Hatcher's comments touch upon a theme addressed in a U.S. Department of Justice report published in December of 2013 on juvenile arrests.

"As a growing body of evidence underscores the corrosive effects that system involvement and confinement can have on healthy adolescent emotional, mental, behavioral, and social development, many jurisdictions are examining and developing ways to divert nonserious offenders from entering the system," wrote Robert Listenbee, the administrator of the DOJ's Office of Juvenile Justice and Delinquency Prevention.

"With time, the cumulative effects of these and other reform efforts ... should result in a system where arrests are rare, all youth are treated fairly, and when a youth enters the system, he or she receives much-needed treatment and services."

At a "Conversations in Education" symposium held Monday at Central Library, Indianapolis Public Schools Superintendent Lewis Ferebee addressed a question regarding racial disparities in school disciplinary actions.

"We really haven't done a great job of collecting that data," he said, noting that he wants to make sure that principals do have those numbers "so we ask them the tough questions" and "ensure that our mode of discipline is not reactive, but proactive ..."

He also responded to a question about his reaction to a one-year expulsion for a gun-related incident.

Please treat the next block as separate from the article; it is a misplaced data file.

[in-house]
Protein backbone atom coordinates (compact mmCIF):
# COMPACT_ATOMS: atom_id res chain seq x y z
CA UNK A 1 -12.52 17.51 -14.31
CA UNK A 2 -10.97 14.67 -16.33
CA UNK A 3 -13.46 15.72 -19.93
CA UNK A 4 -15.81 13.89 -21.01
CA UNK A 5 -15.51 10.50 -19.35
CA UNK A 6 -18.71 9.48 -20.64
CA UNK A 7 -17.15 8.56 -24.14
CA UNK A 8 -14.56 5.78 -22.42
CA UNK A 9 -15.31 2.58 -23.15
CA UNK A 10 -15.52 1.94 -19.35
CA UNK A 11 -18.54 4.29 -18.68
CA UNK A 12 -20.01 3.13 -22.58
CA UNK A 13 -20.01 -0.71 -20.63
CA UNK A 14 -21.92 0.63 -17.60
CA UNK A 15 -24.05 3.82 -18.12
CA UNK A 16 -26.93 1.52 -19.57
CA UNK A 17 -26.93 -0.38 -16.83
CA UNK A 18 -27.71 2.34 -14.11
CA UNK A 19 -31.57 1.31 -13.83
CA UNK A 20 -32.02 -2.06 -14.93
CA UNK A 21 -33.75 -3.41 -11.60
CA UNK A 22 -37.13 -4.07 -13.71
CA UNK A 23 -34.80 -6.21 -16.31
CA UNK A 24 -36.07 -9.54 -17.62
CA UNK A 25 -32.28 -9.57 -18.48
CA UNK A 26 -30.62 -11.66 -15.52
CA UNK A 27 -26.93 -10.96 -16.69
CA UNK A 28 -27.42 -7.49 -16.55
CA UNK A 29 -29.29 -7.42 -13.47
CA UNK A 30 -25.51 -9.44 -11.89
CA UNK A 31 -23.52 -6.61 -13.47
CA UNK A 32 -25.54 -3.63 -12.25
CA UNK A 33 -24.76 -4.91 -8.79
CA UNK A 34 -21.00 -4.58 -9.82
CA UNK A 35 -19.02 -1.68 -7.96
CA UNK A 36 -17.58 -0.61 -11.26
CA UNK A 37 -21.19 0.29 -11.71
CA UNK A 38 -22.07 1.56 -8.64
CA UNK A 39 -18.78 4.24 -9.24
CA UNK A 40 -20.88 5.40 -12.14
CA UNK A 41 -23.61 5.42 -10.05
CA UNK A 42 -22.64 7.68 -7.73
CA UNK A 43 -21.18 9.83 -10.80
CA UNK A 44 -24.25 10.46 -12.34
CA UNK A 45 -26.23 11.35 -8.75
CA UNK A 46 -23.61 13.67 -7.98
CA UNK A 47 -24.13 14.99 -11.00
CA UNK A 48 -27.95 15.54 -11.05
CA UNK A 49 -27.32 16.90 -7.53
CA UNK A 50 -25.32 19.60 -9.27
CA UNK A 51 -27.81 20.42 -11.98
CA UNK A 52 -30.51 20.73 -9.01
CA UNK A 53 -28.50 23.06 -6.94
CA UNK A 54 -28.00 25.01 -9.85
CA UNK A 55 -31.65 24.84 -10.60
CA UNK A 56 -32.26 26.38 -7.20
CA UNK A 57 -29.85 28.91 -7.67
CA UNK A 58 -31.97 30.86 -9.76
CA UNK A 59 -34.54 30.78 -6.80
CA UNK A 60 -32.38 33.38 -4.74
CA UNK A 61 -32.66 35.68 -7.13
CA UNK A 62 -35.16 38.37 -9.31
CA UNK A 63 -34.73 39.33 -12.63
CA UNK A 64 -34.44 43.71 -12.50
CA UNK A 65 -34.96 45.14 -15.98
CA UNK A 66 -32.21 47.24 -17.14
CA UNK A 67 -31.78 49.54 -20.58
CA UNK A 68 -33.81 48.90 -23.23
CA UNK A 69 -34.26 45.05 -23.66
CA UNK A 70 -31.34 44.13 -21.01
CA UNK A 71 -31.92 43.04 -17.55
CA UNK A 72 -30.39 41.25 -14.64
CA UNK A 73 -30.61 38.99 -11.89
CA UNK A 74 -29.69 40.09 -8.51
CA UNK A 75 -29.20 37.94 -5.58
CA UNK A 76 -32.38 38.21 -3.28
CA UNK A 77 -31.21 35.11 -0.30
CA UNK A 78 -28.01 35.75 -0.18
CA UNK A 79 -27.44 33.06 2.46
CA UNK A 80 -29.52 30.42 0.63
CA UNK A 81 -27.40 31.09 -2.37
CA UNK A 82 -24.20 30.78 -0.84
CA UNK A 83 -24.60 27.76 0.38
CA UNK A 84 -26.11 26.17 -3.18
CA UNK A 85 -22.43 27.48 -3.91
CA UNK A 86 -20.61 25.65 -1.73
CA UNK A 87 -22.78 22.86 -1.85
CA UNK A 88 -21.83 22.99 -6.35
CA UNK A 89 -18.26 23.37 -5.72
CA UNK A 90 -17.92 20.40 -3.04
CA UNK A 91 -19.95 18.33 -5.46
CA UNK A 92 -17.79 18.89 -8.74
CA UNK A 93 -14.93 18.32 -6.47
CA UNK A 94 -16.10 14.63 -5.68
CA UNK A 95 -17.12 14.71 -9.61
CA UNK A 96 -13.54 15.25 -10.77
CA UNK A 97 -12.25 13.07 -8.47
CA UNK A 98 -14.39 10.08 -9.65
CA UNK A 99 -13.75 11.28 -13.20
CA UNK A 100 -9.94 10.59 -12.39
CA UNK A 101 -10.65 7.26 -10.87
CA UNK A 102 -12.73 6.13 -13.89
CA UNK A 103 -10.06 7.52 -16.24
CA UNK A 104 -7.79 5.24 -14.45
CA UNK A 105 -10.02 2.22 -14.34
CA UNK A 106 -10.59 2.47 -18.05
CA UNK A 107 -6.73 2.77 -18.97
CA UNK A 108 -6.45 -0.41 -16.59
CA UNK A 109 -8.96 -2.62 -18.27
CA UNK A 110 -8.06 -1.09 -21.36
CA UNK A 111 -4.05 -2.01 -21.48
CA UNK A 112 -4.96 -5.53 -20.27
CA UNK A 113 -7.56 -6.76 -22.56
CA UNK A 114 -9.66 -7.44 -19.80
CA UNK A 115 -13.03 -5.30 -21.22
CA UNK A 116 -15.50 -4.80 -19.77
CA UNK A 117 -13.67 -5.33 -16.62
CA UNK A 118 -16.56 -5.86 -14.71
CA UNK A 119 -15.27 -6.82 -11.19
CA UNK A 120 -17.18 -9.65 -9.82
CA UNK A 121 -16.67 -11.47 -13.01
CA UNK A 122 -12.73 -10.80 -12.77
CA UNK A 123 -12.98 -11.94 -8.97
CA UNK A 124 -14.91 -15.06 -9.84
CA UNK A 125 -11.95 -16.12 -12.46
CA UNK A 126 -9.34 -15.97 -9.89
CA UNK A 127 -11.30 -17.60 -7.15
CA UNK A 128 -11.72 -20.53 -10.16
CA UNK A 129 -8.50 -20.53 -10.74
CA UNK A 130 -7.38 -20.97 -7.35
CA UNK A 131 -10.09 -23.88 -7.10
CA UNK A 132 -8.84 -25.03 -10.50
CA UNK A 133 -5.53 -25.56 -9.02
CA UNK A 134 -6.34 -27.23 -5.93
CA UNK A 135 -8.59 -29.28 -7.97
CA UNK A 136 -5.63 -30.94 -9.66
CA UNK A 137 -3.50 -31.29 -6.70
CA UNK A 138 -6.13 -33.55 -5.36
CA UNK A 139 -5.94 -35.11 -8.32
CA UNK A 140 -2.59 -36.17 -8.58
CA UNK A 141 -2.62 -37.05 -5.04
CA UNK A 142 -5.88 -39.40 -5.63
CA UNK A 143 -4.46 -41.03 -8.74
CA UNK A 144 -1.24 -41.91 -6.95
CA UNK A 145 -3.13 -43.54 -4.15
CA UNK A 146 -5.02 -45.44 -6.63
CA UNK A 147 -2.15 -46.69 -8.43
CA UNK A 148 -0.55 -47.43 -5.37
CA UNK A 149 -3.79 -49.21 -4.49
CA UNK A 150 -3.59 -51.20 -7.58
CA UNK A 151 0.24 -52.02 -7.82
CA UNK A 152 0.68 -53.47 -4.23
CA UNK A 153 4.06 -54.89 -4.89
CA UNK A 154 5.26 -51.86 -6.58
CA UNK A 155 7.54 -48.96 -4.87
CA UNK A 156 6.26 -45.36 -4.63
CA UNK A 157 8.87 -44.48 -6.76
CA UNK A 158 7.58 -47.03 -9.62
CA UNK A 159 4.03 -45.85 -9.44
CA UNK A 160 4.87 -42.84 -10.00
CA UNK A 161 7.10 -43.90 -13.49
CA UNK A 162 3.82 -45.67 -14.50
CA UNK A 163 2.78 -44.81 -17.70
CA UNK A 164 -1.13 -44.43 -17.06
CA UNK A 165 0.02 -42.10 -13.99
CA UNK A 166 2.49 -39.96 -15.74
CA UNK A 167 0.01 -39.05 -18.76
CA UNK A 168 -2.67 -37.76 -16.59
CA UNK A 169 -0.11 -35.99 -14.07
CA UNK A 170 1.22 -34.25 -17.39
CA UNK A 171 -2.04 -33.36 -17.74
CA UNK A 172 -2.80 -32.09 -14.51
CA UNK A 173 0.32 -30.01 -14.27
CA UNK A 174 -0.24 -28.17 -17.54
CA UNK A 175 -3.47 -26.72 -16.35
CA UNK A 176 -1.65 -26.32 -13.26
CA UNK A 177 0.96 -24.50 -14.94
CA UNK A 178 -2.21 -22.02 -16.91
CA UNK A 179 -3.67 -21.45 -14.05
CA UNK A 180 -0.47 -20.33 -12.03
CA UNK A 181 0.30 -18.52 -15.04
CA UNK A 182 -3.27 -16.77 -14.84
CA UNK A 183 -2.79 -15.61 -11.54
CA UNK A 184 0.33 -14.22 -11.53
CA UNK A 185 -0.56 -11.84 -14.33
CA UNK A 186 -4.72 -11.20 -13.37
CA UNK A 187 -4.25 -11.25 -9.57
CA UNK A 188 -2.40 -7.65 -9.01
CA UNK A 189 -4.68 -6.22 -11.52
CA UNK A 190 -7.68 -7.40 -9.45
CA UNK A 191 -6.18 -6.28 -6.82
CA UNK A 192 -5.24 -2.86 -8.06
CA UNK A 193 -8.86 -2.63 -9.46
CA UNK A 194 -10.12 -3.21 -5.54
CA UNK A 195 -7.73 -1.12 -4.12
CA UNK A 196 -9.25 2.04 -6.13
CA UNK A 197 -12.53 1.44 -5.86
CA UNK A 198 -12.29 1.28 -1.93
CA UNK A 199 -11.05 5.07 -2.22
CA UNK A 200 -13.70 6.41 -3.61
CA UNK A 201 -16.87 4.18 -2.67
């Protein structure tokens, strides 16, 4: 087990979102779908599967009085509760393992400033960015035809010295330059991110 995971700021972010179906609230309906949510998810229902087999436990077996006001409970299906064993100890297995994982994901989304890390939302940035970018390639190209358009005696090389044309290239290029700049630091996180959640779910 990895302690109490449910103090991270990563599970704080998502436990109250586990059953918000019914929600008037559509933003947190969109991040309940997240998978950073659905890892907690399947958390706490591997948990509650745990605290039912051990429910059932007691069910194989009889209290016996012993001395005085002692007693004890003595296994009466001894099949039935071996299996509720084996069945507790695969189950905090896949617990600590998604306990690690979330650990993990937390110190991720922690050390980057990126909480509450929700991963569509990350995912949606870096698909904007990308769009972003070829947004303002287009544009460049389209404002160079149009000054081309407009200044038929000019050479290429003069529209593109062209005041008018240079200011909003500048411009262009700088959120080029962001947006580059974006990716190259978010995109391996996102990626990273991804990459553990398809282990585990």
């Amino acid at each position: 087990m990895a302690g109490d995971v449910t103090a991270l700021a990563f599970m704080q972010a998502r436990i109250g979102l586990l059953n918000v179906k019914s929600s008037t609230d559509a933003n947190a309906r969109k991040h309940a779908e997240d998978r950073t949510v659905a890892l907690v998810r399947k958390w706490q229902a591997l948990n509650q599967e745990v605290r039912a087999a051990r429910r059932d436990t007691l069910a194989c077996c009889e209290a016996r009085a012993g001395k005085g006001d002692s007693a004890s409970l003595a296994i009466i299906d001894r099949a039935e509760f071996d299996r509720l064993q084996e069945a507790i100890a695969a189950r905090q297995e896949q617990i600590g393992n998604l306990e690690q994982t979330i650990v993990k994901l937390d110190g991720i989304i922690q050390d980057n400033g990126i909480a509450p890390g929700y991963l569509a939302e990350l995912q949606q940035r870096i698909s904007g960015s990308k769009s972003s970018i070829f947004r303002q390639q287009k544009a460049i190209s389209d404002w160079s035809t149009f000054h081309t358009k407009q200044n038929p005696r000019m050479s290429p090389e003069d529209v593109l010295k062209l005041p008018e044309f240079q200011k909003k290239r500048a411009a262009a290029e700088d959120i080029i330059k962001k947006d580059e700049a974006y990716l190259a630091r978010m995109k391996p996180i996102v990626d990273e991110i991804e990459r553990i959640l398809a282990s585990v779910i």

"I think every school and every school district struggles with finding a balance between safety and academics," Ferebee said. "Any time there's an opportunity to have gun on campus, it comprises safety. At the same time, when a student is removed that's a year the student doesn't have access to instruction — a year that the student gets further behind."

As he considers disciplinary issues within the IPS system, Ferebee said that one issue of concern is his finding that close to 100 percent of the recommendations for expulsion are approved, a sign, he added, that the system of checks and balances is not functioning.

He also noted that IPS is engaged in a redesign of its alternative schools. "They should not be seen as dumping grounds, but as true alternatives," he said. "We often lose our most troubled teens and are not able to truly put our arms around them."

At this point, Diamond is not feeling optimistic about the future.

"If you want to make it, Indianapolis is not the place to be," she said. "Some schools, you can't challenge your brain. The school I was in was easy ... Most schools here, it's most likely for only five of the kids to graduate anyway.

"Our generation is horrible. We've got the most death; teenagers die every day or every week. If we're not getting shot, kids are having babies. The next generation will be worse... How we act is bad."

When asked what punishment she felt would be appropriate for handling a gun at school, Diamond suggested that the students not only participate in programs about gun violence, but also talk to other kids about what happened.

"Kids need to talk to kids," she said. "We can relate."

From his position on the frontlines of school safety, IMPD Officer Tronoy Harris, president of Tier One Security, which provides services to schools, including T.C. Howe.

He sees how kids are influenced to pick up guns to either "be the big man on the block" or to protect themselves. Harris said that many kids live in environments full of violence and dead ends. In trying to induce cultural change among gun-toting youth, Harris sees the most progress when kids are exposed to the wider world beyond the bounds of their immediate reality.

"There is hope," he said. "One kid at a time. If you can influence one and that student can influence another." n